Homespun roots cramp 'The World Famous Kid Detective'

Most youngsters will likely find 'World Famous Kid Detective' an extremely low-octane experience

At just 54 minutes long (plus an extended end-credit sequence), "The World Famous Kid Detective" plays more like a potential Disney Channel pilot — and a not very polished one at that — than as an actual feature film. Most youngsters, to whom this DIY comedy is clearly aimed, will likely find it an extremely low-octane experience.

Filmed in Alameda, Calif., the island community across from San Francisco, the movie follows the earnest efforts of a budding 10-year-old sleuth named Stanley Kid (Nick King) as he works to solve a few petty local crimes. (A stolen cellphone! A purloined skateboard!) Meanwhile, the wise, self-sufficient Stanley must protect himself and his nudgy younger sister, Nina (Karalena Morehead), from a dubious social worker tracking them while their widowed, diabetic mother is in the hospital. I repeat: underwhelming.

The film, directed by Tim Kelly from a script by Margaret Langendorf, is infused with Stanley's faux-noirish narration, a plethora of clips from obscure old black-and-white crime dramas, and some economical editing effects. It's a valiant attempt to elevate the film's creative game, but this flatly shot picture remains cramped by its homespun roots.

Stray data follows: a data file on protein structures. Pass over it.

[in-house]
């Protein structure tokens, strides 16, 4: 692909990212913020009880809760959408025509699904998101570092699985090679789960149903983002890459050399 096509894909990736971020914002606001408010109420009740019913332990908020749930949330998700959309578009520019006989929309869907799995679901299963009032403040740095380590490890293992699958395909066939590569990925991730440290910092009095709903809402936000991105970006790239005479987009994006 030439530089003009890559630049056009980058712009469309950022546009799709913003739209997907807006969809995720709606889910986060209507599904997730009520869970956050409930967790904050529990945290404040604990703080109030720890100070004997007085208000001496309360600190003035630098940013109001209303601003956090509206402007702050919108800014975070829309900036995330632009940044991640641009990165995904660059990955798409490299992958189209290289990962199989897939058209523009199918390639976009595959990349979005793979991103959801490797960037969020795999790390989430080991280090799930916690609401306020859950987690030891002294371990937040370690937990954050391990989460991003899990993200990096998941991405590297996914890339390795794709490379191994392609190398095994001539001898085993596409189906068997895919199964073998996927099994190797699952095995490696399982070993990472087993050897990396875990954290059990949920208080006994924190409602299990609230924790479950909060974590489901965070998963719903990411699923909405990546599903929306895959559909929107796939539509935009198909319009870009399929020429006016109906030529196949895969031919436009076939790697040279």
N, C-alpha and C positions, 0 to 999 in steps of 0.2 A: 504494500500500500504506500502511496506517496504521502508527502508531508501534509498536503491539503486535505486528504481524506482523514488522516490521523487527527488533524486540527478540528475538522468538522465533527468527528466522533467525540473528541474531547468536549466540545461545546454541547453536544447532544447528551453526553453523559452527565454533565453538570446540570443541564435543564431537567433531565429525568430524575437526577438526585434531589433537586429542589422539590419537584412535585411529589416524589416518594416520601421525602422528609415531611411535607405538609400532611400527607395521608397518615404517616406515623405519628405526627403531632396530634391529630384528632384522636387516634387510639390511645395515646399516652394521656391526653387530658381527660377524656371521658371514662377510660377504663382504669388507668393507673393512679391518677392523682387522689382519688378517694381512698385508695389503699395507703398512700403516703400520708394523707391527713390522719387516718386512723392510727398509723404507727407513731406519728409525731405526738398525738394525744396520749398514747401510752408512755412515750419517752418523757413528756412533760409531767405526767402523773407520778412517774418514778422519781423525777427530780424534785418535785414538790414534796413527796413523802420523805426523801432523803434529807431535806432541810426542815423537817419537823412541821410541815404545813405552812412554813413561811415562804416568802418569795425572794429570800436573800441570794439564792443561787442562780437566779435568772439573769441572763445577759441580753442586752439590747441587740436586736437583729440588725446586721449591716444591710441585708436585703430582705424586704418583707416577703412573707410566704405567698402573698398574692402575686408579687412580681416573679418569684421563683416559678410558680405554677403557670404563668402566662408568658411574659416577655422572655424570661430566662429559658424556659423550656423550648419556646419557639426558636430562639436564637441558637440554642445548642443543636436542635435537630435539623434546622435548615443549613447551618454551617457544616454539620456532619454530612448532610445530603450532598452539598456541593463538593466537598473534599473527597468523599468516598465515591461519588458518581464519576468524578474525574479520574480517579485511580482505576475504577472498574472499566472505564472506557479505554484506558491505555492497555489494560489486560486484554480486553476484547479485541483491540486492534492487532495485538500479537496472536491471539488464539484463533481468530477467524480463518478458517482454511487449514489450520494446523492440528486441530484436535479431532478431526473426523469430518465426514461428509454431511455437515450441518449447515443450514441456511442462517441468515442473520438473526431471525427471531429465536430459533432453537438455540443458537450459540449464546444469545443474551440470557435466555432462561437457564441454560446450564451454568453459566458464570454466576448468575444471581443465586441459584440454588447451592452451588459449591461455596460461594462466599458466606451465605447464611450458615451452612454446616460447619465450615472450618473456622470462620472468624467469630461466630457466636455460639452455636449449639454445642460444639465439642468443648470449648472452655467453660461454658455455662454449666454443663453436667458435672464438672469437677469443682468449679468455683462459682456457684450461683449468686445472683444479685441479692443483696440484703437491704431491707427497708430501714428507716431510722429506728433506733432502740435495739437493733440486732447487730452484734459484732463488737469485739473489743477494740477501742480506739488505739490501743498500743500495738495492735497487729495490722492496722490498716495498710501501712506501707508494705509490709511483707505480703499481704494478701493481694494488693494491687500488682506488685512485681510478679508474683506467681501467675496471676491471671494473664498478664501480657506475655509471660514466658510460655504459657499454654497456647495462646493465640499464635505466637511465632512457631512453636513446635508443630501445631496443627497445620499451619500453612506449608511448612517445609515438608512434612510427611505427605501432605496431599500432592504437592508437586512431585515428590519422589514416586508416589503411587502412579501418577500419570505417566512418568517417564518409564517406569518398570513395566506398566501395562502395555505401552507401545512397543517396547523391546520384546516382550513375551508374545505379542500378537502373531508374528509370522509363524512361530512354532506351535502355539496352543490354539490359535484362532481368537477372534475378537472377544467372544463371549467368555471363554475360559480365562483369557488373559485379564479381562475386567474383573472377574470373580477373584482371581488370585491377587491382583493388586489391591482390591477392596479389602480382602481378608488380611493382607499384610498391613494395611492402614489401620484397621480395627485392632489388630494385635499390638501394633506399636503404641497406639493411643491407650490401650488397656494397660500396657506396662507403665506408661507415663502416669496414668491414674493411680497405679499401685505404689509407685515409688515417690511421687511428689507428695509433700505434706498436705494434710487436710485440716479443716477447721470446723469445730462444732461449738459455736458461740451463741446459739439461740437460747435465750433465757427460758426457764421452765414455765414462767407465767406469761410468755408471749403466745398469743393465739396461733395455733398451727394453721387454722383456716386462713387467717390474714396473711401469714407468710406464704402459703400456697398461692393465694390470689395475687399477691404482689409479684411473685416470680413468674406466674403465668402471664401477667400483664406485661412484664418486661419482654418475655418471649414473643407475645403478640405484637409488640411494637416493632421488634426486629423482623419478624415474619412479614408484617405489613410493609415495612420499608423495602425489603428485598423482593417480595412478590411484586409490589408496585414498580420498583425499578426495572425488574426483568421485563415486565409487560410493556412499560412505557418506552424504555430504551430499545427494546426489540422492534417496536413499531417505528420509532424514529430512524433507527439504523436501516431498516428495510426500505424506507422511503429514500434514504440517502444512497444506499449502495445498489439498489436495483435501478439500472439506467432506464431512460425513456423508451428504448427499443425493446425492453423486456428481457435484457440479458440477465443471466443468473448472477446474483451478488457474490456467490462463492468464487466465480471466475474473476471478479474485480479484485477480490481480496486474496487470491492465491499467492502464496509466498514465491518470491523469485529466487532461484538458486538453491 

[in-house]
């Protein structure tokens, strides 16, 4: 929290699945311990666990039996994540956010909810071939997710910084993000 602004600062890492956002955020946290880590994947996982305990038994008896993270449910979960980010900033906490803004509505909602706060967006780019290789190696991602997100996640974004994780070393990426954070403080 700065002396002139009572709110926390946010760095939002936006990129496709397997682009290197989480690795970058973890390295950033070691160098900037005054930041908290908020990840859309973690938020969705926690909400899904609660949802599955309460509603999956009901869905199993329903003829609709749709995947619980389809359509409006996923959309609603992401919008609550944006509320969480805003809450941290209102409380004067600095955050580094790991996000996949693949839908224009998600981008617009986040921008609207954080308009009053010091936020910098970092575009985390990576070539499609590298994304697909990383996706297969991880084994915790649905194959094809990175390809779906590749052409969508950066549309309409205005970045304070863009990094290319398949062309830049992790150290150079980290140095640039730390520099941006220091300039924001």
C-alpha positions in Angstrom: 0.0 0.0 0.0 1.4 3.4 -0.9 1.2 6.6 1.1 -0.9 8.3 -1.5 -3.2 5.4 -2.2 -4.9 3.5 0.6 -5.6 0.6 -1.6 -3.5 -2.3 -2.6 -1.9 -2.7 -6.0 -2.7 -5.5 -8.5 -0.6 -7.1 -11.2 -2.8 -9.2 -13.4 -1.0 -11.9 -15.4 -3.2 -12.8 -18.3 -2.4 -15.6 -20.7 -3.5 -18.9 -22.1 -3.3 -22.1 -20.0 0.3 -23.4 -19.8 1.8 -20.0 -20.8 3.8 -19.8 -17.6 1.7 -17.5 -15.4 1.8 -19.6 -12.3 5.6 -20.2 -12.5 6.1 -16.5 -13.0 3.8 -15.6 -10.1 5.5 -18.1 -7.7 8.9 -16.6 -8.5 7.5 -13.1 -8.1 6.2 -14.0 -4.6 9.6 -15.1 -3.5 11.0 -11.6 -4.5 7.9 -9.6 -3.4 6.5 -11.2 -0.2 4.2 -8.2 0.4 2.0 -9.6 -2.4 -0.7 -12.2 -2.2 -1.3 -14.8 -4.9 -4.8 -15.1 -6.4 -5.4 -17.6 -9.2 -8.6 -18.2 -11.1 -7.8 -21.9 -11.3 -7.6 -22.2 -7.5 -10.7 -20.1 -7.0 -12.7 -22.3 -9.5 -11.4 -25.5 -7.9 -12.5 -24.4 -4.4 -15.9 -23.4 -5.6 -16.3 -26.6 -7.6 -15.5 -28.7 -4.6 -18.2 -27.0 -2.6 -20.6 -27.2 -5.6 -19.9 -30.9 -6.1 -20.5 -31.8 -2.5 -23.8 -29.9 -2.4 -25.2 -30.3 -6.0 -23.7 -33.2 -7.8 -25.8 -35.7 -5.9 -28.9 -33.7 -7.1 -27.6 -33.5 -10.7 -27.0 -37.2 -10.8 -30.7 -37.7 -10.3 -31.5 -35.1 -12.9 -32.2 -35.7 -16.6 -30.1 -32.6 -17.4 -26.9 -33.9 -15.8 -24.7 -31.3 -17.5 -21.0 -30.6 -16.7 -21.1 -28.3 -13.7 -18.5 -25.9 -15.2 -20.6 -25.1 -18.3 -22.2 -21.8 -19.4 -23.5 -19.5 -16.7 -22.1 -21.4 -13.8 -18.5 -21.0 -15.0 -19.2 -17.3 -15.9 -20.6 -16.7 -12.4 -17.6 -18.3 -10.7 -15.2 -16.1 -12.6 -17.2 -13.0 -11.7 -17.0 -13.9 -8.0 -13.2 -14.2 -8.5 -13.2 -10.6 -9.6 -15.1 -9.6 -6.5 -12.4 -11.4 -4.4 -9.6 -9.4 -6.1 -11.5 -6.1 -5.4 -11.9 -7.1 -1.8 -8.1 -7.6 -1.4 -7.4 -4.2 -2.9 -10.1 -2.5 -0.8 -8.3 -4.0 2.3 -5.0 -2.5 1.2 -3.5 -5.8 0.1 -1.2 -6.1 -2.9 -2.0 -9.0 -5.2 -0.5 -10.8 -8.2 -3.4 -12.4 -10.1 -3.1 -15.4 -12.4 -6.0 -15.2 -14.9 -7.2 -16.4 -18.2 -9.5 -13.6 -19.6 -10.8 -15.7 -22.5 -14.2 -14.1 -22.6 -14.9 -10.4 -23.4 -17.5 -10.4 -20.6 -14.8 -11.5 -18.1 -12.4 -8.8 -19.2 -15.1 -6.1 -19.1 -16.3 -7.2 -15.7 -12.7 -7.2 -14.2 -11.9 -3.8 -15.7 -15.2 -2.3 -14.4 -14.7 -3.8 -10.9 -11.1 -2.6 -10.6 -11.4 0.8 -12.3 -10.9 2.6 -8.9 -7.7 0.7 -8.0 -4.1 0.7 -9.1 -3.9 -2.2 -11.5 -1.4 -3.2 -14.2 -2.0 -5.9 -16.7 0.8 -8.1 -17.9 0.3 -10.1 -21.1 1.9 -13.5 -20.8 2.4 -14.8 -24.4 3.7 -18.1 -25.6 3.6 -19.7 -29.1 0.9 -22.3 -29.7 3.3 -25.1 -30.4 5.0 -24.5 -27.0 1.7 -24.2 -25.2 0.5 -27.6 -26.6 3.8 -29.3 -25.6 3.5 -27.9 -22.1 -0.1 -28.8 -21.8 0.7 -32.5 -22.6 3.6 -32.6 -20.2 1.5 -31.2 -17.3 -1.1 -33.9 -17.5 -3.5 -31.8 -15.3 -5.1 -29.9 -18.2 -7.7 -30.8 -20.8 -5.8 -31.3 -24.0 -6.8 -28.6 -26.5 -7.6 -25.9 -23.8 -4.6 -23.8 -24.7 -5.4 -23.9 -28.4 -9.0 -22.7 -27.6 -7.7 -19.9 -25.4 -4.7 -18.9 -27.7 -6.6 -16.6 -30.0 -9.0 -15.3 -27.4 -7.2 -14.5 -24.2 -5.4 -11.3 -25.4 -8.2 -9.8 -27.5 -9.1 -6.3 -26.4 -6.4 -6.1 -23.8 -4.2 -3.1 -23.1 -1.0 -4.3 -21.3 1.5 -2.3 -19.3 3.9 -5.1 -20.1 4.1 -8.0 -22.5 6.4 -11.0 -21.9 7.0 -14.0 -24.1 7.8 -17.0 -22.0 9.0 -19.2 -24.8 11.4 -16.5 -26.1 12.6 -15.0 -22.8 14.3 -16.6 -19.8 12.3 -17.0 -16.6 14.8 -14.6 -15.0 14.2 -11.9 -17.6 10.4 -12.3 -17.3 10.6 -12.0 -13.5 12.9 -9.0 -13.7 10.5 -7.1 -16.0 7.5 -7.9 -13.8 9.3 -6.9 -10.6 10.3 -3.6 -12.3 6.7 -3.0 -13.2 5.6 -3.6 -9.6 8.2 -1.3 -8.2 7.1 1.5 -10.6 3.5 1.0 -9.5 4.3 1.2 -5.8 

Other young characters include Stanley and Nina's surly older cousin — and nominal guardian — Addison (Lillian Almohajer), her sidekick Max (Matthew G. King) and Stanley's buddy and "good client" Ben (Benjamin Vu). Adults are coyly only shown in partial view.

Acting all around is amateurish, though not annoyingly so. There is, however, some weak enunciation from the tyro performers that should have been finessed in post-production.


"The World Famous Kid Detective."

MPAA rating: None.

Running time: 1 hour, 2 minutes.

Playing: At Arena Cinema, Hollywood.

Copyright © 2018, Los Angeles Times
EDITION: California | U.S. & World